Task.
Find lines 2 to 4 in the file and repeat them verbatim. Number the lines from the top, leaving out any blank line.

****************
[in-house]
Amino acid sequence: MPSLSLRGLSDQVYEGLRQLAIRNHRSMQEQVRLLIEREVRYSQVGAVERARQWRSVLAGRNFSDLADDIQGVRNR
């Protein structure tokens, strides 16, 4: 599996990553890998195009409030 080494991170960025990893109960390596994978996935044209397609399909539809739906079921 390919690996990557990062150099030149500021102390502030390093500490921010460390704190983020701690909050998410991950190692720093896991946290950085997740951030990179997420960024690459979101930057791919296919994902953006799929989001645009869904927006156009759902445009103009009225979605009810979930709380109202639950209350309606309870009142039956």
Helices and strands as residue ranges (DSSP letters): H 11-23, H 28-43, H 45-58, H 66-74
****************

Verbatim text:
Amino acid sequence: MPSLSLRGLSDQVYEGLRQLAIRNHRSMQEQVRLLIEREVRYSQVGAVERARQWRSVLAGRNFSDLADDIQGVRNR
């Protein structure tokens, strides 16, 4: 599996990553890998195009409030 080494991170960025990893109960390596994978996935044209397609399909539809739906079921 390919690996990557990062150099030149500021102390502030390093500490921010460390704190983020701690909050998410991950190692720093896991946290950085997740951030990179997420960024690459979101930057791919296919994902953006799929989001645009869904927006156009759902445009103009009225979605009810979930709380109202639950209350309606309870009142039956």
Helices and strands as residue ranges (DSSP letters): H 11-23, H 28-43, H 45-58, H 66-74